How to Start a North American RoboMaster Team

RoboMaster is arguably the most complex and resource intensive college robotics competition out there. It’s a step above the rest in terms of technical complexity, timeline, and budget. That gives it a level of prestige and intrigue that makes it a truly one-of-a-kind experience, but also brings with it a barrier of entry that can make it hard for new teams to get off the ground. In this article, I hope to streamline that process as much as possible so that new teams can join this amazing competition and community!

The University of Washington’s team already has a great guide for currently existing team that you can find here. I highly recommend skimming the document linked in that article once you’ve officially started your team.

Here’s why I’m qualified to give this advice: I started the University of Colorado’s RoboMaster team in 2020, which has now grown into a large organization that has a permanent pretense in RMNA. I’ve also advised several new teams over the past two years that have gone on to have a successful first season.

Let’s get to it. There are three main steps to becoming a RoboMaster team:

  1. Create your organization
  2. Build a robot
  3. Attend your first competition

1. Grow your organization

So you want to start a RoboMaster team. Good choice! This competition will give you a broad range of skills and ample experience as a leader. At this point, your team probably consists of just you, and maybe a few friends if you’re lucky. Your first goal should be to recruit others to join your team and commit themselves to it.

You’ll want to register your organization as a student club at your university as soon as possible. This will legitimize your team and enable you to start advertising. Set up a booth at club fairs if your school has them, and be as creative as possible when recruiting. In our experience, the “traditional” styles of recruitment such as posters and mass-emails don’t work very well. One of the best ways to grow your team is through word-of-mouth, so encourage your current team members (including yourself) to tell their friends!

After you have a good member base (I recommend having at least 10-20 people pledged to your team), it’s time to create an internal team structure. Since your group is still small, try not to split up too much. One common strategy is to create two “subteams” within your team: Engineering and Administration. The Engineering team’s job is to design, build, and program your robots – and Administration is tasked with raising funds, communicating with your university, and managing logistics. Larger teams will split into more specific subteams, but for a new small team, that will only unnecessarily separate your members and make communication difficult.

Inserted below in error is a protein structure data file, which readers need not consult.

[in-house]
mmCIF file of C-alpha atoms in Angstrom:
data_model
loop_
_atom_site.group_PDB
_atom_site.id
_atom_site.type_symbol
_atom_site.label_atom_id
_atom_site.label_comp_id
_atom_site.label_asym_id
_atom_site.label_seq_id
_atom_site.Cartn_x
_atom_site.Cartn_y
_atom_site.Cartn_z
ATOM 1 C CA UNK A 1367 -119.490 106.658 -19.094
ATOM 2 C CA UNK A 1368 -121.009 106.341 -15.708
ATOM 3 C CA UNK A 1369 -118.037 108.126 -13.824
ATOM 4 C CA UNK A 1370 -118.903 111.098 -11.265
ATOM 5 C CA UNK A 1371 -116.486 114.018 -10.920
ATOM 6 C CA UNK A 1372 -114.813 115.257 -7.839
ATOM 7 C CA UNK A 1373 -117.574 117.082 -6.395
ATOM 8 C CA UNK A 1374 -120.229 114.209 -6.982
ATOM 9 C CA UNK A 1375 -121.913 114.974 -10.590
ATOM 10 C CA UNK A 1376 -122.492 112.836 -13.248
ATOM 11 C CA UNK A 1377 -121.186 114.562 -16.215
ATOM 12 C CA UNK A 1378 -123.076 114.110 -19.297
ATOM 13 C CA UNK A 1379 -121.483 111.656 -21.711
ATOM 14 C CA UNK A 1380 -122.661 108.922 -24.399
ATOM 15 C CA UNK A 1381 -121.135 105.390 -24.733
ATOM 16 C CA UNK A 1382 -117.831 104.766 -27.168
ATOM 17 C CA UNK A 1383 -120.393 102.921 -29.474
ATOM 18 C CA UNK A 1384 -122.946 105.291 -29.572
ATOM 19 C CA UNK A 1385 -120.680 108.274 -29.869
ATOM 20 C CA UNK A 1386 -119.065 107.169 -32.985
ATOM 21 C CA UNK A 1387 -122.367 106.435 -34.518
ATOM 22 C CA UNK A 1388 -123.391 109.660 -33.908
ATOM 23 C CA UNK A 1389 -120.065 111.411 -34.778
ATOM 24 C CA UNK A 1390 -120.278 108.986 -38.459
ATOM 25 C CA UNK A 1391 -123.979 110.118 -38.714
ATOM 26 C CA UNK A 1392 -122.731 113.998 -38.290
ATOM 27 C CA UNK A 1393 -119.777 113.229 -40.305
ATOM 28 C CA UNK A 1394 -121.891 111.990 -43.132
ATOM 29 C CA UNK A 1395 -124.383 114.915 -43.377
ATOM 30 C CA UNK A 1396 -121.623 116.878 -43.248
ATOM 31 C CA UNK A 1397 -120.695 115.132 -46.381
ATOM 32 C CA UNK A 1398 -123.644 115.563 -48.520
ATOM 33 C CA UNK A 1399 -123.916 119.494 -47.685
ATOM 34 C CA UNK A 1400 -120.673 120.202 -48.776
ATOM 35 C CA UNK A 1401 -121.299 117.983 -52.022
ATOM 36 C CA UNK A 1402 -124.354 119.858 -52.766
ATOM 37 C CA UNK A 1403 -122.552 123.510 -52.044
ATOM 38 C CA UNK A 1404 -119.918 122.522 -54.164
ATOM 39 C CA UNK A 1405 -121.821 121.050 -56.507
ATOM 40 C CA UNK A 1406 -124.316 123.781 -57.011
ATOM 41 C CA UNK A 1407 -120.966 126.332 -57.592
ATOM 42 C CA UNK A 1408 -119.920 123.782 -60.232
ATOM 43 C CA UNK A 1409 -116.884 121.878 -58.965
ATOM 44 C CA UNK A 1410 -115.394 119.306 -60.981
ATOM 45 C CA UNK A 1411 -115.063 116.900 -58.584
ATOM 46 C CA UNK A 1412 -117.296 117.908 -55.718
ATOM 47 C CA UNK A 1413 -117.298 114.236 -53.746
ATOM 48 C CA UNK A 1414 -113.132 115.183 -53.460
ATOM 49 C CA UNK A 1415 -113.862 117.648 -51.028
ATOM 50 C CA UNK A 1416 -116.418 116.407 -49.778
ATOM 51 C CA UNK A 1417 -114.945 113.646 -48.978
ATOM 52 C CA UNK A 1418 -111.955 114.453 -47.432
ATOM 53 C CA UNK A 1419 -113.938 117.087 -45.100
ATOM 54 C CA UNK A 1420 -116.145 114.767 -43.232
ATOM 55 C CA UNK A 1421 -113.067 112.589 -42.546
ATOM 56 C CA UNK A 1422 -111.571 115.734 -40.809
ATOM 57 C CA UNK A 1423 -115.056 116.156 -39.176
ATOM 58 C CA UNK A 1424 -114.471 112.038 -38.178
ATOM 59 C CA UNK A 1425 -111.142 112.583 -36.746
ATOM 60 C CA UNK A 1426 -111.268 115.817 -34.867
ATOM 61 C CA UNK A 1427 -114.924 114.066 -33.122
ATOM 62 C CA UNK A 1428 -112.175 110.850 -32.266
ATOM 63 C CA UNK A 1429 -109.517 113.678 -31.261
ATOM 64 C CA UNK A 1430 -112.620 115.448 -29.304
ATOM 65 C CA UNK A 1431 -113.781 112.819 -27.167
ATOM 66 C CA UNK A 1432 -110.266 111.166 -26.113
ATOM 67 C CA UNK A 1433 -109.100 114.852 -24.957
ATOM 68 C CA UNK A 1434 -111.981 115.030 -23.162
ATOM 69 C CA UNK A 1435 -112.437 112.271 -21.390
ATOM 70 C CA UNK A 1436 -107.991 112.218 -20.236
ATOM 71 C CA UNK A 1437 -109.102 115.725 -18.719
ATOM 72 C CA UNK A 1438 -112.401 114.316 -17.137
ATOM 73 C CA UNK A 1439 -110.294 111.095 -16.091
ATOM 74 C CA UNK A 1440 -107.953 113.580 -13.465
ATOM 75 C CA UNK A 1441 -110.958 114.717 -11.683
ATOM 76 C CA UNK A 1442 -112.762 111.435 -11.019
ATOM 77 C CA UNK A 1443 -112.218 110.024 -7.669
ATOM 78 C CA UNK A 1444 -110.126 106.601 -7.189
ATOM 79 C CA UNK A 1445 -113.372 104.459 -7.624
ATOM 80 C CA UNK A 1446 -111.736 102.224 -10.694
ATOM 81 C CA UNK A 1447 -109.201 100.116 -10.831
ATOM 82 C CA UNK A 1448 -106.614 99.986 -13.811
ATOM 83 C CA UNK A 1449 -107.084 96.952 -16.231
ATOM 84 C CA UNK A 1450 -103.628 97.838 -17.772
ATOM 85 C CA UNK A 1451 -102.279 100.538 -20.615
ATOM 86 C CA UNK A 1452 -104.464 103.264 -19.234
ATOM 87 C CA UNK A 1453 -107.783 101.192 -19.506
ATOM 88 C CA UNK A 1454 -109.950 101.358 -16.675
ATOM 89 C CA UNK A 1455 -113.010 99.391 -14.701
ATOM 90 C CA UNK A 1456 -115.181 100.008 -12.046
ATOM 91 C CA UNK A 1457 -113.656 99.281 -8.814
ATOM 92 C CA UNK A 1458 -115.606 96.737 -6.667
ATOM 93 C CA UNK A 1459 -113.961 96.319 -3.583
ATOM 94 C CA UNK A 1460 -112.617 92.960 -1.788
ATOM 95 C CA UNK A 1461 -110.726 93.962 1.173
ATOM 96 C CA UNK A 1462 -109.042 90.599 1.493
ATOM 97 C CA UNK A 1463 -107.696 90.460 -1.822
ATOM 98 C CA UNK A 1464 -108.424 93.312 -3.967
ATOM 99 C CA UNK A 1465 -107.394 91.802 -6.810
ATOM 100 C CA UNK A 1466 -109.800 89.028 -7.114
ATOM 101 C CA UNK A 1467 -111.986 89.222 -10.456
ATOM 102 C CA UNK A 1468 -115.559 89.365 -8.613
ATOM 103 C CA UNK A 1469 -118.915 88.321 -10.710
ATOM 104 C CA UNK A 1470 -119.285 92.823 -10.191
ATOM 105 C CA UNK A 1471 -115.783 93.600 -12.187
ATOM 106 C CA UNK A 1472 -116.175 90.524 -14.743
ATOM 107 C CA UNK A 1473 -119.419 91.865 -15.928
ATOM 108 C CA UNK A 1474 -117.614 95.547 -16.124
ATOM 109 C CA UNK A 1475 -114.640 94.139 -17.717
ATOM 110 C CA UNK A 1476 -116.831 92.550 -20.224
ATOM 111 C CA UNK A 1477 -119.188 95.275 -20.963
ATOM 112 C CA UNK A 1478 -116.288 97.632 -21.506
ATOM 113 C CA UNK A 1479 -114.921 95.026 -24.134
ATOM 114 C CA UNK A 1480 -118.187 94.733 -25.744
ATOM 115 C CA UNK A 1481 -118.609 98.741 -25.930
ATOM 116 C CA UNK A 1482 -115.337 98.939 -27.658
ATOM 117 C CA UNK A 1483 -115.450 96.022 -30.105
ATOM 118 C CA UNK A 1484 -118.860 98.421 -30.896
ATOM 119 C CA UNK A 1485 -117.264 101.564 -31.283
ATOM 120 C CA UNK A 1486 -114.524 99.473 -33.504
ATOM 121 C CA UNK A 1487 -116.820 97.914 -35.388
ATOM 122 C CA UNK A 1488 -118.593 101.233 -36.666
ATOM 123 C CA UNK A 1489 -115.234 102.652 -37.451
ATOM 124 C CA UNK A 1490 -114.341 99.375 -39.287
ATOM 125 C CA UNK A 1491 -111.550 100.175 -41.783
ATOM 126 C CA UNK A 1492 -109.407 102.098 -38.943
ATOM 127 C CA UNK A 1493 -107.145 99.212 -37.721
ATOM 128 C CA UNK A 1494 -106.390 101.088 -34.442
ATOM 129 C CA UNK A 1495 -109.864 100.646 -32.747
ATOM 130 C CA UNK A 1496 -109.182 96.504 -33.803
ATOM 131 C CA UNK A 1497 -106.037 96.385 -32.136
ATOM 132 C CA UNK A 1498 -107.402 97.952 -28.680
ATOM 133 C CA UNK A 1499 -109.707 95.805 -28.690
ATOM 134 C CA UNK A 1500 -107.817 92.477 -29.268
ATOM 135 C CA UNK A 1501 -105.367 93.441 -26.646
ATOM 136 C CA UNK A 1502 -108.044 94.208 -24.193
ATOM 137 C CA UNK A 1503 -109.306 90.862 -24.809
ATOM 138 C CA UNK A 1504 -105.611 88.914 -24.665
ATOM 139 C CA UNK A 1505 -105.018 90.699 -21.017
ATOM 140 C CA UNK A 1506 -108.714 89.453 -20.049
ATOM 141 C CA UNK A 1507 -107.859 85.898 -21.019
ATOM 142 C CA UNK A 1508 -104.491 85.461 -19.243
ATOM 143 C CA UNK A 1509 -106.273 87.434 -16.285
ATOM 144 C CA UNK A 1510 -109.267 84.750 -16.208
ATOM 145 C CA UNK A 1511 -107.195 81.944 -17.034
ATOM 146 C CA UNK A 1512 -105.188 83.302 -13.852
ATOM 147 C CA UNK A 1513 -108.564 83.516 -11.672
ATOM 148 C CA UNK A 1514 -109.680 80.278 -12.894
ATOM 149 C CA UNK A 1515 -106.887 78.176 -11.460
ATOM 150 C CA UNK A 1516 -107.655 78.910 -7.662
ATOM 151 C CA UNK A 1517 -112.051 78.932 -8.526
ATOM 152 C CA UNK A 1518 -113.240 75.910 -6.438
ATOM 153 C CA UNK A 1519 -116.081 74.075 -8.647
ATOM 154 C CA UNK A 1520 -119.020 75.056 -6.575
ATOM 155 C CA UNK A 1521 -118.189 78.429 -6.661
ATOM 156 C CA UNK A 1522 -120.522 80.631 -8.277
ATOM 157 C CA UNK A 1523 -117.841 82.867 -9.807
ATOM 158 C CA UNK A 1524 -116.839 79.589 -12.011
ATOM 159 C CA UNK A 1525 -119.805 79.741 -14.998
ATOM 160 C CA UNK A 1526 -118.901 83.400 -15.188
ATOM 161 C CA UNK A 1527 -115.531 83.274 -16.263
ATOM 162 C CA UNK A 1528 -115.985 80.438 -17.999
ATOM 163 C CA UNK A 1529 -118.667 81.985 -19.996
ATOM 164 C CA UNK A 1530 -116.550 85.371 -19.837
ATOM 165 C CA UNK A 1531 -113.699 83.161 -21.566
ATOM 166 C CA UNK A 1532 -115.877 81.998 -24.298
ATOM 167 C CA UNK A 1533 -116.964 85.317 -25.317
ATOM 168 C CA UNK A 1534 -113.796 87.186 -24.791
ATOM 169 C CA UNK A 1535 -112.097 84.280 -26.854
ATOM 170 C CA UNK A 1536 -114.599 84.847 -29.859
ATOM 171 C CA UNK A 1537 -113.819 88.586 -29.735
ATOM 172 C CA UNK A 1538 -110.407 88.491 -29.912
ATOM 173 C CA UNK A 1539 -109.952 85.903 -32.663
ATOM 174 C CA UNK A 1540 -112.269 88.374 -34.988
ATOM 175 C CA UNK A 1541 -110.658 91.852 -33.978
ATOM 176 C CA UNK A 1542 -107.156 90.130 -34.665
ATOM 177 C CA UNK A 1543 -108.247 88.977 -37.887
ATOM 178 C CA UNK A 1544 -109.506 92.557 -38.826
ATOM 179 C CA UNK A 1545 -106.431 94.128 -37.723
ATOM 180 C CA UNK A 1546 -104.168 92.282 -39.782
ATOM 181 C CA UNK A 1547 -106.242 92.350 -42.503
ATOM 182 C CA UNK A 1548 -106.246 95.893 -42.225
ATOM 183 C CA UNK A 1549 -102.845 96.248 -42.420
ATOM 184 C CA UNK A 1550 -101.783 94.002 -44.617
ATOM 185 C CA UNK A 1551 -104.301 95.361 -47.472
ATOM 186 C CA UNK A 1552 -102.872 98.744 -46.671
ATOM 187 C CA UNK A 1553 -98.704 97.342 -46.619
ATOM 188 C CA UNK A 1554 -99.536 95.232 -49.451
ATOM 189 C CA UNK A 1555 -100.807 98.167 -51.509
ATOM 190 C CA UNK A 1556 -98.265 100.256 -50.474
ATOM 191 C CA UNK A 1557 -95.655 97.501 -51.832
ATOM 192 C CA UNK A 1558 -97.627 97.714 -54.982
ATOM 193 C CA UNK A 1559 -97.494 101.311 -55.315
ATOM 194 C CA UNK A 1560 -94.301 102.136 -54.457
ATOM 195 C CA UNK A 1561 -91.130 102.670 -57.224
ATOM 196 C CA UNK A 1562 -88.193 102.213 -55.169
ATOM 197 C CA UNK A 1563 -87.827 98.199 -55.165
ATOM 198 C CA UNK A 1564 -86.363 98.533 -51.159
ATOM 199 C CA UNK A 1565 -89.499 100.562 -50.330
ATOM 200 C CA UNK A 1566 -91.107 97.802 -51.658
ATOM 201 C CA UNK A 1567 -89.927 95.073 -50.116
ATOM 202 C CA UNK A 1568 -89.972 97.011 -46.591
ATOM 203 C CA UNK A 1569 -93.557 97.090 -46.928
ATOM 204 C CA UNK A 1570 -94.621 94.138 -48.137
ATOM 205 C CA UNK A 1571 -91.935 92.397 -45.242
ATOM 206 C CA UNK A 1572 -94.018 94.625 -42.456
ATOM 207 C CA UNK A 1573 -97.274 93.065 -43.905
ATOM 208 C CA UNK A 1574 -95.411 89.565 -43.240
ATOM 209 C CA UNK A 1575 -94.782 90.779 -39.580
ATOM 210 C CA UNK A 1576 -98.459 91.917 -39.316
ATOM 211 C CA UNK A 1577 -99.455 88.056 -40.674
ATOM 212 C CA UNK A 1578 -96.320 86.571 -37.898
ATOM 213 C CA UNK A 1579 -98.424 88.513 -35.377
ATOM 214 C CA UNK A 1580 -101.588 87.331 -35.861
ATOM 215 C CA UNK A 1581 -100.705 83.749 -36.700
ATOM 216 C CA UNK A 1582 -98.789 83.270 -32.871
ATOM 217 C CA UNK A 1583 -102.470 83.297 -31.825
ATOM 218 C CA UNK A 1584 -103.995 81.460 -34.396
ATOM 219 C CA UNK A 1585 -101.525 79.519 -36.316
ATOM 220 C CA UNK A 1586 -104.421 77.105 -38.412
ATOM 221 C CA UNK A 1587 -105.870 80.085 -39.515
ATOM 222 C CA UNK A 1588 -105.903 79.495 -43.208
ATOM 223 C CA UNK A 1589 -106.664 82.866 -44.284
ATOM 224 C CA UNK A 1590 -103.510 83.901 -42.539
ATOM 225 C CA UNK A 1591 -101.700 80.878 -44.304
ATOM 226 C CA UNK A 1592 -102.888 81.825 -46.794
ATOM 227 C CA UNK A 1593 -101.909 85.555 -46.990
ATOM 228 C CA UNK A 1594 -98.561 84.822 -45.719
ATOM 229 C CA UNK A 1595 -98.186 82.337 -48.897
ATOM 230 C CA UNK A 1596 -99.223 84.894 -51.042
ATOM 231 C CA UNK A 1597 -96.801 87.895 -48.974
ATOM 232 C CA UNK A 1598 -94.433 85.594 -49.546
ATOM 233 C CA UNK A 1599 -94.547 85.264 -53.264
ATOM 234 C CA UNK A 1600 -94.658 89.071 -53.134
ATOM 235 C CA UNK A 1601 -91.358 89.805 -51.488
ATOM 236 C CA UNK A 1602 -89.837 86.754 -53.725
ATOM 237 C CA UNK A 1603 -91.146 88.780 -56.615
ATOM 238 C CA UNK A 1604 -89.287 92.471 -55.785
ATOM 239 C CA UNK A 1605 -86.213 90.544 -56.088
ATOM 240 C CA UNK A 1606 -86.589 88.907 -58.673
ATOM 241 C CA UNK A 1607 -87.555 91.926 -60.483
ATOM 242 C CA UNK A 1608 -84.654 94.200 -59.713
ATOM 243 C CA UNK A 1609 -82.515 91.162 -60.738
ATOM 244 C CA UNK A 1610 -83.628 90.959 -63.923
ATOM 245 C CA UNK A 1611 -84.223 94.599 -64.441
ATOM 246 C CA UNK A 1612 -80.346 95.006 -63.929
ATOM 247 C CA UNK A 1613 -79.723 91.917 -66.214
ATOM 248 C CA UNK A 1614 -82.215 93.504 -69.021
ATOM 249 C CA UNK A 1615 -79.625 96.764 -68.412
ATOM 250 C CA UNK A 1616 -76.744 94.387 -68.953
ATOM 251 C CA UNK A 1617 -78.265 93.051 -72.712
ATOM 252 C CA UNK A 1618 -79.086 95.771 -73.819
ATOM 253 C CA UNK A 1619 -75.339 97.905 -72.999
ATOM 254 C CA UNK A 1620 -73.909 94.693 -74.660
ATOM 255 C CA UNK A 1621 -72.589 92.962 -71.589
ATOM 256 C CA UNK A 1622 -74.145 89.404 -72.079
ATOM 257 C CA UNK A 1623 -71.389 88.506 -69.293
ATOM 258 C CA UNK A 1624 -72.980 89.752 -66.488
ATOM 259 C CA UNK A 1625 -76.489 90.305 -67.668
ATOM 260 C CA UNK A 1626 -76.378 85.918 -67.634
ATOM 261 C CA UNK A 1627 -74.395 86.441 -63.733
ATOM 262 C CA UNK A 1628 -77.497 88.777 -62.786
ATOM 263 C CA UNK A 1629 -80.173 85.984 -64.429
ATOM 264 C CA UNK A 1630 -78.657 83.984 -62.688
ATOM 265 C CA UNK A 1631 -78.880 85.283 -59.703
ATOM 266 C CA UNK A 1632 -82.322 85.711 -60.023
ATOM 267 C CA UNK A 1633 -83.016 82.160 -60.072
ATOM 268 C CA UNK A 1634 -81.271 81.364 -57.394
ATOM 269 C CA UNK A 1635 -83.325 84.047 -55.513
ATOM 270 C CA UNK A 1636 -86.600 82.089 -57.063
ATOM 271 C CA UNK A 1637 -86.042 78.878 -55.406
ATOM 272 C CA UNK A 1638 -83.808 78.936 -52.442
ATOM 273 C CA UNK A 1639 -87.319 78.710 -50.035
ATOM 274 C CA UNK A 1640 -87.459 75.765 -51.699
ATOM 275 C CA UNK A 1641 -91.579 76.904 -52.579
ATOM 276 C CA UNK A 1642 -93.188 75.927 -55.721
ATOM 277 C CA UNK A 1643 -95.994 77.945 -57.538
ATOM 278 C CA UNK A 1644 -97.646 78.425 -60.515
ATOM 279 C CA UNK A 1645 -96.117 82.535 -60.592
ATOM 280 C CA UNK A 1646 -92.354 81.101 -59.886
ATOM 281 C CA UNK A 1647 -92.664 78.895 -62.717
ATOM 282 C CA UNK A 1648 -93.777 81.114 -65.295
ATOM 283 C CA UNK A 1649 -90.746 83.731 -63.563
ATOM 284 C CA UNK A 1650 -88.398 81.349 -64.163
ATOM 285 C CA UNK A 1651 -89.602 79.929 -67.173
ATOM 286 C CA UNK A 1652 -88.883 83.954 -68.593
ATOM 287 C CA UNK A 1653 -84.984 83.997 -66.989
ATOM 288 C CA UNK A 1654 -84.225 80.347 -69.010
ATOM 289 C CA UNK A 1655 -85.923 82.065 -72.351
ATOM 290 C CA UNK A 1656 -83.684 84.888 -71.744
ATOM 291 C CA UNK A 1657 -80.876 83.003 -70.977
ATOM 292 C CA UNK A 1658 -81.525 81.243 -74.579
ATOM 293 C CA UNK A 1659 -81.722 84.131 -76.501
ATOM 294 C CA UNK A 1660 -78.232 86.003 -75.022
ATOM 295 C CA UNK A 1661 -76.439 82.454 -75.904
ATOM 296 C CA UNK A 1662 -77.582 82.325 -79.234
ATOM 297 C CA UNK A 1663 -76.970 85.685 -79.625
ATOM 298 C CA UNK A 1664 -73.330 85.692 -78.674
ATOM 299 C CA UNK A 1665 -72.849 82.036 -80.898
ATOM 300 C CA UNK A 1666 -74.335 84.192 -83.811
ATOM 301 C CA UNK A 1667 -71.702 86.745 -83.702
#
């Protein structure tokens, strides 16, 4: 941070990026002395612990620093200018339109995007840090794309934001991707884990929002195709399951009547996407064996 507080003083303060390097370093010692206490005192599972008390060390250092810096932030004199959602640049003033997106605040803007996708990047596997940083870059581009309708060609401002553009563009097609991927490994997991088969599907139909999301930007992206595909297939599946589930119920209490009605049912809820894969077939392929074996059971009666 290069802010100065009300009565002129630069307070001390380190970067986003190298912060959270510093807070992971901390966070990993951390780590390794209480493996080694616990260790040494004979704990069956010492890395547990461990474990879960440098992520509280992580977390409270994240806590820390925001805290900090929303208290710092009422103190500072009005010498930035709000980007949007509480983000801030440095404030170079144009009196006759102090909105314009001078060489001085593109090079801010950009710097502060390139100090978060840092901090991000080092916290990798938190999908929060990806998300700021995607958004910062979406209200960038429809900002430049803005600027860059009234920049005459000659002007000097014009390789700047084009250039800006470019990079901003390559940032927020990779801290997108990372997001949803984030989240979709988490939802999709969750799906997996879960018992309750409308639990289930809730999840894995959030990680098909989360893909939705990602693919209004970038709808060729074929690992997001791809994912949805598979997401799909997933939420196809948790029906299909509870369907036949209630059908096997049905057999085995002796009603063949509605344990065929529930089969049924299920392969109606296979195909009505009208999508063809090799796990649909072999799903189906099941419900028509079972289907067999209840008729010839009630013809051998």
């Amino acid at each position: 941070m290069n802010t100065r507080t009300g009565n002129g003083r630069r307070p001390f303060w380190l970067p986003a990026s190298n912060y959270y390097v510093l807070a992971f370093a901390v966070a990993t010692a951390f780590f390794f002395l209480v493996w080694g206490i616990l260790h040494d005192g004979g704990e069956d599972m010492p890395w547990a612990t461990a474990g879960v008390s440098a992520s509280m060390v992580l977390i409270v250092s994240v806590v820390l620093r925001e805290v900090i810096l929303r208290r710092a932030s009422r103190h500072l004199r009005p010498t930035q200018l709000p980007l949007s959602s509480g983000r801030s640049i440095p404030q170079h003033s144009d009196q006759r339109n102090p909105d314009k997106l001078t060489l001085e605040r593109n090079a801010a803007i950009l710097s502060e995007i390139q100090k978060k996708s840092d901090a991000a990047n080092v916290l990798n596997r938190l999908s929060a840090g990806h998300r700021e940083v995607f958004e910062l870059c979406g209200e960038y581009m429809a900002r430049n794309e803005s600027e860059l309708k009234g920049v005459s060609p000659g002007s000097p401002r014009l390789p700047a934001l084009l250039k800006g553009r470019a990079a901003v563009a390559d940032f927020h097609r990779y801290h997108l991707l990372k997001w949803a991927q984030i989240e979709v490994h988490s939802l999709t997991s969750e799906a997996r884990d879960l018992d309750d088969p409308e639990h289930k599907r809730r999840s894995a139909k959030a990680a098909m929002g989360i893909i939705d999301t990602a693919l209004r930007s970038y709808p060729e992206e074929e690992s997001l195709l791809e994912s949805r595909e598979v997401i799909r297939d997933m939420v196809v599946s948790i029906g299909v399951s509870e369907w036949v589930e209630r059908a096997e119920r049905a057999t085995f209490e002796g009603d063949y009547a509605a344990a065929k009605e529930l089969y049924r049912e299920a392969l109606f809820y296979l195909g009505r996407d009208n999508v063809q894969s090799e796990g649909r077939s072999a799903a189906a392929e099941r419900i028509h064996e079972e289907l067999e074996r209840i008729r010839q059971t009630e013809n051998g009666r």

Once your subteams are set up, promote some members to leadership positions. You’ll need the following core members:

  • President
  • Treasurer
  • Design Lead (someone who has experience with CAD, and ideally also with robotics competitions)
  • Software Lead

You can also other roles as you wish, just be sure that the people you’re promoting deserve it and take their role seriously.

The last step in your team creation journey is to register for the RoboMaster North America (RMNA) competition, and join the community. RMNA has a Discord server for teams – please message me if you would like an invite. Registration for the competition is only open for a specific window, so be ready to register once its released.

2. Build a Robot

This next part may seem obvious, but building a RoboMaster robot takes a lot more work than you might realize. You also might be thinking: “Build a robot? I thought RoboMaster involved building multiple robots?” While yes, you do have the option of building up to 3 robots for RMNA, and up to 7 robots for tournaments overseas, it’s highly inadvisable for a new team to overreach and build multiple robots. Every year, there’s always at least one ambitious new team who tries to build a fleet and ends up having no working robots because of it. Don’t be one of those teams. In my three years of RoboMaster, i’ve seen this situation way too many times. The new teams who build only robot always end up having a much better season and competition experience than the ambitious teams, because building three robots is something even the most advanced teams struggle with.

Why is that? Aren’t these robots just glorified toys? Yes and no.

RoboMaster robots are unique for a few reasons: